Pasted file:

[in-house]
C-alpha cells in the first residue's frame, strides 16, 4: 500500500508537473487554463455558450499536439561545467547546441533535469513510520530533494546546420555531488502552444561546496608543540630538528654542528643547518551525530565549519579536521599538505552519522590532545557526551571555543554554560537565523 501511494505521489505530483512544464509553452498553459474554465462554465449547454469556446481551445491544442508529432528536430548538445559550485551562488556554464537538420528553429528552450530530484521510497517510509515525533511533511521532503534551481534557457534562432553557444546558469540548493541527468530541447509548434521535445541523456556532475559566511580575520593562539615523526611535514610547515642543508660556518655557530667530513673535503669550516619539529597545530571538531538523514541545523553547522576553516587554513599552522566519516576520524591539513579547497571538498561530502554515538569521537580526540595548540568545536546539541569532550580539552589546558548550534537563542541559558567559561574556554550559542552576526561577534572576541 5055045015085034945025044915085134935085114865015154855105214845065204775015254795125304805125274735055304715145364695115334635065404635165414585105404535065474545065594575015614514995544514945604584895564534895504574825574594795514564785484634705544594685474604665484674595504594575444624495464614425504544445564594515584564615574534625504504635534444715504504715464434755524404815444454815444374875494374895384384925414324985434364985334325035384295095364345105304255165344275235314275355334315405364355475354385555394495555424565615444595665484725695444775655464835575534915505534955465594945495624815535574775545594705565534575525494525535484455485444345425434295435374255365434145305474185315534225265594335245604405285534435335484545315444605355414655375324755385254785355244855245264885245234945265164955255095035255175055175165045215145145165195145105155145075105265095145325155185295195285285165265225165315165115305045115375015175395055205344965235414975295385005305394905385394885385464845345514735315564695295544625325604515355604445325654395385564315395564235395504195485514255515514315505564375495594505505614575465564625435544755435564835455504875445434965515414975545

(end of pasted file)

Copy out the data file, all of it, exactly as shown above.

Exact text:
[in-house]
C-alpha cells in the first residue's frame, strides 16, 4: 500500500508537473487554463455558450499536439561545467547546441533535469513510520530533494546546420555531488502552444561546496608543540630538528654542528643547518551525530565549519579536521599538505552519522590532545557526551571555543554554560537565523 501511494505521489505530483512544464509553452498553459474554465462554465449547454469556446481551445491544442508529432528536430548538445559550485551562488556554464537538420528553429528552450530530484521510497517510509515525533511533511521532503534551481534557457534562432553557444546558469540548493541527468530541447509548434521535445541523456556532475559566511580575520593562539615523526611535514610547515642543508660556518655557530667530513673535503669550516619539529597545530571538531538523514541545523553547522576553516587554513599552522566519516576520524591539513579547497571538498561530502554515538569521537580526540595548540568545536546539541569532550580539552589546558548550534537563542541559558567559561574556554550559542552576526561577534572576541 5055045015085034945025044915085134935085114865015154855105214845065204775015254795125304805125274735055304715145364695115334635065404635165414585105404535065474545065594575015614514995544514945604584895564534895504574825574594795514564785484634705544594685474604665484674595504594575444624495464614425504544445564594515584564615574534625504504635534444715504504715464434755524404815444454815444374875494374895384384925414324985434364985334325035384295095364345105304255165344275235314275355334315405364355475354385555394495555424565615444595665484725695444775655464835575534915505534955465594945495624815535574775545594705565534575525494525535484455485444345425434295435374255365434145305474185315534225265594335245604405285534435335484545315444605355414655375324755385254785355244855245264885245234945265164955255095035255175055175165045215145145165195145105155145075105265095145325155185295195285285165265225165315165115305045115375015175395055205344965235414975295385005305394905385394885385464845345514735315564695295544625325604515355604445325654395385564315395564235395504195485514255515514315505564375495594505505614575465564625435544755435564835455504875445434965515414975545